It’s a point backed up by stats. ED medication equates to around 70pc of all sales for Oxford Online and Gale says the site receives significant numbers of new ED enquiries every month via email. By comparison, the site's dedicated GP, Dr. Helen Webberley, receives an average of just two new ED enquiries in surgery every month. A surgery that has over 6000 patients.

Clearly, online availability is a huge factor for what is still for many men an embarrassing condition to deal with. Gale does, however issue a warning: men should be wary of websites selling non-prescription drugs.
“Viagra type medicine is classed as a Prescription Only Medication (POM)," he says. "The prescription requires the involvement of a GP enabling them to diagnose the condition and identify the best medication to treat the individual patient.”

“POM is only available with a prescription for a very good reason. If ED medication is being offered without a prescription the message is simple: do not buy it. It is illegal and there is a strong chance that what you are buying will be fake, which at best is a waste of your money and at worse could lead to health complications.”
Of course, not everyone is heeding Gale’s warnings. Many men are buying Viagra illegally – and they’re not the typical 45-64 silver foxes Oxford Online supplies.
Hayley Quinn is a London-based private dating coach. She encounters a lot of young professionals – both men and women – with disposable incomes and a high sexual appetite. She tells me that there are large amounts of deregulated online websites that give you access to Viagra, making “it easier to order these drugs without a clinician’s scrutiny.”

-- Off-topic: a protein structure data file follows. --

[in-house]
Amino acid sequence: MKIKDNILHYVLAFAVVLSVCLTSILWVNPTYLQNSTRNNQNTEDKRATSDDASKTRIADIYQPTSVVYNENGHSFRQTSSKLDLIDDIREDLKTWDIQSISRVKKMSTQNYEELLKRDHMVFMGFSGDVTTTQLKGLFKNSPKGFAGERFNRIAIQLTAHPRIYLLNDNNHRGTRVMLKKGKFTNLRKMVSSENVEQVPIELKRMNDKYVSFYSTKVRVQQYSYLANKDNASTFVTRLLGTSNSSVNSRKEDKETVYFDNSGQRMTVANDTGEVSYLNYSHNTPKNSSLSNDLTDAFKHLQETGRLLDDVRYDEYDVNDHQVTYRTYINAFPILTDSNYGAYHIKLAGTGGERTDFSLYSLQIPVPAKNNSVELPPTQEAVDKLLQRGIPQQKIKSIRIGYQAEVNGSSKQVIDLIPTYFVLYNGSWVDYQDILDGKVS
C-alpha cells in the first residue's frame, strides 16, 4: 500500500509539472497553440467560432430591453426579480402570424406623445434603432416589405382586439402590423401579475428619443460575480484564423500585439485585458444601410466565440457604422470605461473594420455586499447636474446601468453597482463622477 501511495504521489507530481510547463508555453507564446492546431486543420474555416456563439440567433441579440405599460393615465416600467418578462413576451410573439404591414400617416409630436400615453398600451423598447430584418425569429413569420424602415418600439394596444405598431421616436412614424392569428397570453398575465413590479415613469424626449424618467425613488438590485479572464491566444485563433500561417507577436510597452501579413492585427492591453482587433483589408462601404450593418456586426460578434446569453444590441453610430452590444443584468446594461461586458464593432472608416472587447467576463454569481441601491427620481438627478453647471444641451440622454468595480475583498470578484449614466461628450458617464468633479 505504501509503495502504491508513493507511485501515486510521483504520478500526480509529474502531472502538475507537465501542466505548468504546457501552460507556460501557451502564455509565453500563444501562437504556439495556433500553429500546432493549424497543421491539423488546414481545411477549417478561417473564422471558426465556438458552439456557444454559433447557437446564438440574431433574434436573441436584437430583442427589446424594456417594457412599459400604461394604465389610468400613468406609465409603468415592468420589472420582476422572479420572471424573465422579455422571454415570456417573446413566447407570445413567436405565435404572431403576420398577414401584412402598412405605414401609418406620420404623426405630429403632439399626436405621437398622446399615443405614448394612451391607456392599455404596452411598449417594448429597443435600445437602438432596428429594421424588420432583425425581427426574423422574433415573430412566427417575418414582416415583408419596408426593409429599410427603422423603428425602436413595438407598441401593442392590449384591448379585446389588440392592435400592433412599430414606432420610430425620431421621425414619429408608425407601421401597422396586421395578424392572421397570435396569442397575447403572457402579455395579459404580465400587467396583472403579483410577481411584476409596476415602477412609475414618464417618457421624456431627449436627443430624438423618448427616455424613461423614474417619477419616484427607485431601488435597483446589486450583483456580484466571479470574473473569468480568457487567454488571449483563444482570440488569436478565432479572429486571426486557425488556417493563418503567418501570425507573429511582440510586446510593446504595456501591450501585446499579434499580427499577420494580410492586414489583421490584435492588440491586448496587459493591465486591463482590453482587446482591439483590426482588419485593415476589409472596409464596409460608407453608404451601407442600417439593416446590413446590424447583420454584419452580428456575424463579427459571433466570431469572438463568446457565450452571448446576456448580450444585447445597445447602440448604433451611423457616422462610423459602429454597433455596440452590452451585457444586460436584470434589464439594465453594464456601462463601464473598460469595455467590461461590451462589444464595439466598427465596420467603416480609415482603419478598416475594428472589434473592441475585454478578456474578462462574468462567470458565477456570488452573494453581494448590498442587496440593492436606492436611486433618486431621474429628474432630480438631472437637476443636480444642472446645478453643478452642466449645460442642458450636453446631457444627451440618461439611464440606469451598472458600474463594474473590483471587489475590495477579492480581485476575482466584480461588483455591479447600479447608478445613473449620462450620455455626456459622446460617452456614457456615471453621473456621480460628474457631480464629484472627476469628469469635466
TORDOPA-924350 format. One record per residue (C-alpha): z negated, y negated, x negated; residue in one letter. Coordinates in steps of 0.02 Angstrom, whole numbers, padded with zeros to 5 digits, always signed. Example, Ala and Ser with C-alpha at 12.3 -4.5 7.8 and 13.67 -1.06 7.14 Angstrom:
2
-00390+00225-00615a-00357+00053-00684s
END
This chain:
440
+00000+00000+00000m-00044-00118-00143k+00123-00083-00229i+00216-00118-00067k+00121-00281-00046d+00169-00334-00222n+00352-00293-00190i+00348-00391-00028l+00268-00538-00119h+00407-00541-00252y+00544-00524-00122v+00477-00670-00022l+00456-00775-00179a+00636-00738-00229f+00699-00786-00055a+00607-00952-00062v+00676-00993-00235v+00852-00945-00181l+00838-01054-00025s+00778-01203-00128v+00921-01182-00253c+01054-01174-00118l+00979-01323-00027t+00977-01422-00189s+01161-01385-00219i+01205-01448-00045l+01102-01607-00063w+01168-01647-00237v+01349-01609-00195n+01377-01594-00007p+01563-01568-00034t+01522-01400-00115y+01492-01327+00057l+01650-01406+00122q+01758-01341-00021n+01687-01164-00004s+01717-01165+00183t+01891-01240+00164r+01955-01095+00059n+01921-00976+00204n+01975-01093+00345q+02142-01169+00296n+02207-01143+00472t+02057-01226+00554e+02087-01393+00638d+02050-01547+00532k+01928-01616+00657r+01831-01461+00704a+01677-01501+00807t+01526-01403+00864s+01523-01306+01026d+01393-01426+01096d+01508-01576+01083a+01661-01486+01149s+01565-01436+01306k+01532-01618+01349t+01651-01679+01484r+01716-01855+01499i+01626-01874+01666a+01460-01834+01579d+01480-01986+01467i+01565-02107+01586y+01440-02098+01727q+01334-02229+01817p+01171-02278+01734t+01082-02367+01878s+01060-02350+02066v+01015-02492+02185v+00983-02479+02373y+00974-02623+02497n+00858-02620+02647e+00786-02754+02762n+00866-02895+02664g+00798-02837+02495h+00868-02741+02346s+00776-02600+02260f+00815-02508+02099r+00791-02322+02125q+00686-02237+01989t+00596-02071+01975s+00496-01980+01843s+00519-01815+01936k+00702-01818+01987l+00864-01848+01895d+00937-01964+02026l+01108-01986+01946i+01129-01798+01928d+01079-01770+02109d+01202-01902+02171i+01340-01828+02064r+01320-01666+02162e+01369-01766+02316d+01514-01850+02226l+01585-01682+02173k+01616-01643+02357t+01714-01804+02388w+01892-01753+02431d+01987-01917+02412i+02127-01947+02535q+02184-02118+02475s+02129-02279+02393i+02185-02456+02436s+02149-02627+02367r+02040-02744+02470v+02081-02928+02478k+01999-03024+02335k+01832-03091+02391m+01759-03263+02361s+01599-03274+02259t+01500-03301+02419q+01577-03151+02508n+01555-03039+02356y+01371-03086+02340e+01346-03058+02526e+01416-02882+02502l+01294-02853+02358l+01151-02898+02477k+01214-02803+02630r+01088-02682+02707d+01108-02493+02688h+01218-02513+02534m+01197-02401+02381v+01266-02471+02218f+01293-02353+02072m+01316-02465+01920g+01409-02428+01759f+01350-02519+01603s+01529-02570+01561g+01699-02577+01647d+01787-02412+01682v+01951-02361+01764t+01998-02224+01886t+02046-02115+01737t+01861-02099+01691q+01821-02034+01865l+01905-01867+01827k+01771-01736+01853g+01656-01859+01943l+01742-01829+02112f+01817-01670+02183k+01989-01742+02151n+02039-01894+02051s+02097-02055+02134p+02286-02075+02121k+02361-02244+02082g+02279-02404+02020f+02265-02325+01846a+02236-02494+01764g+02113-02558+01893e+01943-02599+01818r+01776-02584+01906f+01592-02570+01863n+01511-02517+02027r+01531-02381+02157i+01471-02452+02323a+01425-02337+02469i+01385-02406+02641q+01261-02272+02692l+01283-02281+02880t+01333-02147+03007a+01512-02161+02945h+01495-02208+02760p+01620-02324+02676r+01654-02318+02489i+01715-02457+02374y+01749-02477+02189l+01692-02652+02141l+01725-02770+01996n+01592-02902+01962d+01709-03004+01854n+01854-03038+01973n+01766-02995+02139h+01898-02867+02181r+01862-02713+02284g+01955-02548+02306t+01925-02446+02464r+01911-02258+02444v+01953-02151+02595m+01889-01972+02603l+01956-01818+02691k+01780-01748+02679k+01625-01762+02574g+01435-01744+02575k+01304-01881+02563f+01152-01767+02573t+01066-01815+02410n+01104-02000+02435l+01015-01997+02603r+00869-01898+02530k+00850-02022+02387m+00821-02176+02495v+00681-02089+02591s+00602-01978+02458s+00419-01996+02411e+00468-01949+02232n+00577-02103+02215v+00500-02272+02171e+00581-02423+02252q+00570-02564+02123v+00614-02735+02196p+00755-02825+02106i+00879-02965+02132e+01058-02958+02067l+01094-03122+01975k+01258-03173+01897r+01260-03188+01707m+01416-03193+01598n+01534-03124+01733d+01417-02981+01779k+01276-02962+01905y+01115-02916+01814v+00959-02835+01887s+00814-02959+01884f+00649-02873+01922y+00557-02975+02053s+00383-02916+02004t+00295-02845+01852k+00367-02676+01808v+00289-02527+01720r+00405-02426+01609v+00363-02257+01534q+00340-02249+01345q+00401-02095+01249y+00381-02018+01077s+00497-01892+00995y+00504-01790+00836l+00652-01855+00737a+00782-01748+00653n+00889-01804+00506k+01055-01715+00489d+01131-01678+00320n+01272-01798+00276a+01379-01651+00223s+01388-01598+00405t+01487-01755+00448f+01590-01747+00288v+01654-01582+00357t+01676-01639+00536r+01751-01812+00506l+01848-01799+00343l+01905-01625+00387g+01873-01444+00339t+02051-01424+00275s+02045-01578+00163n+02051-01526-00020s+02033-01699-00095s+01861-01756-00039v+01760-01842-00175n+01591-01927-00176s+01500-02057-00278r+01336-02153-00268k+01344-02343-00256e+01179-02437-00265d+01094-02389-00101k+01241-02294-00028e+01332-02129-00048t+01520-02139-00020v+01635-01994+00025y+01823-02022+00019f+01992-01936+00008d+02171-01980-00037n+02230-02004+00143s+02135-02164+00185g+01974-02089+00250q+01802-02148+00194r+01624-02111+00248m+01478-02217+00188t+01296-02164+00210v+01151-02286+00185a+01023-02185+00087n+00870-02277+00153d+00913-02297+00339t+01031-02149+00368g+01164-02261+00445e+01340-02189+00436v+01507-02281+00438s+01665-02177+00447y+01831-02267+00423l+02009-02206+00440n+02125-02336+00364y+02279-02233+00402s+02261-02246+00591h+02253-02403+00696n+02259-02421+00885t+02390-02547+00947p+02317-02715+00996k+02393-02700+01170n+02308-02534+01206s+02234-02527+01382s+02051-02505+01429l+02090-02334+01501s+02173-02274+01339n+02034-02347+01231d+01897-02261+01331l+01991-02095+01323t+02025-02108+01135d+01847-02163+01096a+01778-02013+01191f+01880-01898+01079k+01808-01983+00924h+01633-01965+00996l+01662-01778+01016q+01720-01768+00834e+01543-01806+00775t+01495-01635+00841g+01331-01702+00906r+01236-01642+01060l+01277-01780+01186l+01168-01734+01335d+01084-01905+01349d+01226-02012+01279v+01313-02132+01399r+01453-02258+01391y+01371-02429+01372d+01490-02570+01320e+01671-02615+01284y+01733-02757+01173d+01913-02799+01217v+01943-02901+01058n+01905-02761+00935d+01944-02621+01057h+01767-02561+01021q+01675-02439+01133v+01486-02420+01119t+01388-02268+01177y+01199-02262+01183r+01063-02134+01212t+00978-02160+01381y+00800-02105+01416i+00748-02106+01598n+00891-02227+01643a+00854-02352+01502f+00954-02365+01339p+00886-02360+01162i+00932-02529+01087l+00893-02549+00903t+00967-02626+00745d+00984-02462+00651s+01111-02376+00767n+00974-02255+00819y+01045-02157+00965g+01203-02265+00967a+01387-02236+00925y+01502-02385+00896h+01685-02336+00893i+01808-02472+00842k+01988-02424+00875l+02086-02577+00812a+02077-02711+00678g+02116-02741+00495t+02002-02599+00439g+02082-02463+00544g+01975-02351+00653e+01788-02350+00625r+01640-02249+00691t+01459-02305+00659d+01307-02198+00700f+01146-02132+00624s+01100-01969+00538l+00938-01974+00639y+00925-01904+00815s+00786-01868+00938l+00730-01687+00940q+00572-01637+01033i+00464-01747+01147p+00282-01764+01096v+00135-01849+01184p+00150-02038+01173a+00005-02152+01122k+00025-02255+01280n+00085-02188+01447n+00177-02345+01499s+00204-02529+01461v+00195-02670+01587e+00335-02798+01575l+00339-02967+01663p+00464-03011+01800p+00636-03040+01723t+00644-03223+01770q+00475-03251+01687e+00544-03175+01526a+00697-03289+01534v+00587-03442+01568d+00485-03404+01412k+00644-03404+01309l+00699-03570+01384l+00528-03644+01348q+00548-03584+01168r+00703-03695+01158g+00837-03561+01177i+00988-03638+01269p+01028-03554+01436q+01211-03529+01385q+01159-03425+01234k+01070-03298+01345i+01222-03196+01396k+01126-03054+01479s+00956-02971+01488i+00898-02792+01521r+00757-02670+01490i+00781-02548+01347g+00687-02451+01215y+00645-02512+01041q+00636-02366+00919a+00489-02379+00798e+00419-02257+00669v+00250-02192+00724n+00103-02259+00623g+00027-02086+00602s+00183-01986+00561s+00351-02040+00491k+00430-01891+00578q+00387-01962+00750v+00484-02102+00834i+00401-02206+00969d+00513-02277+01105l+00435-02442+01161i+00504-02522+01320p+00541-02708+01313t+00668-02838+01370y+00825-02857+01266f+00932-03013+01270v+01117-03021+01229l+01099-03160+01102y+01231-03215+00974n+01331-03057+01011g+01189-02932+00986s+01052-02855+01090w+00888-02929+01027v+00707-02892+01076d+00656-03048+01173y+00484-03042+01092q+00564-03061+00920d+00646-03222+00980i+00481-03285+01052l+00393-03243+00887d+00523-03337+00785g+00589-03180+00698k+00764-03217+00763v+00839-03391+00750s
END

Quinn also says for a lot of young people, Viagra is taken even when the man does not have an erectile dysfunction. “I've heard of a lot of instances of Viagra being used by men and women recreationally,” she says. “This could be for added stimulation and improved sexual performance or offset the affects of alcohol and/or recreational drugs. It is certainly not uncommon for professional couples to indulge in mutual Viagra use to stimulate desire and have an extended sexual experience.”
She has “even heard of women buying Viagra to ‘drug’ their boyfriends and increase sexual desire,” she says.

What does the consumption of sexual performance enhancing drugs say about the modern sexual psyche? Should we be concerned by this upward curve of Viagra use?
Quite the contrary, says Dr. Morgentaler. He suggests we should use this moment in time to ask the key question: how does Viagra change male sexuality?
“We live in a brave new world of instantly accessible sexual information and imagery via the internet, availability of medications that enhance sexual performance, and a changing culture in which women now embrace ownership of their own sexuality,” he says. “Yet we remain as ignorant as ever of the most important aspects of sexuality.”

He says instead of seeking answers we should ask more questions: What is sexuality and what role does it/should it play in our lives? How does sex impact relationships? How does it affect the view of ourselves as men and as women? How do we reconcile sexual desire with the rules of everyday life?
He concludes, “What we need now is a heightened understanding of sexuality to match our current reality.”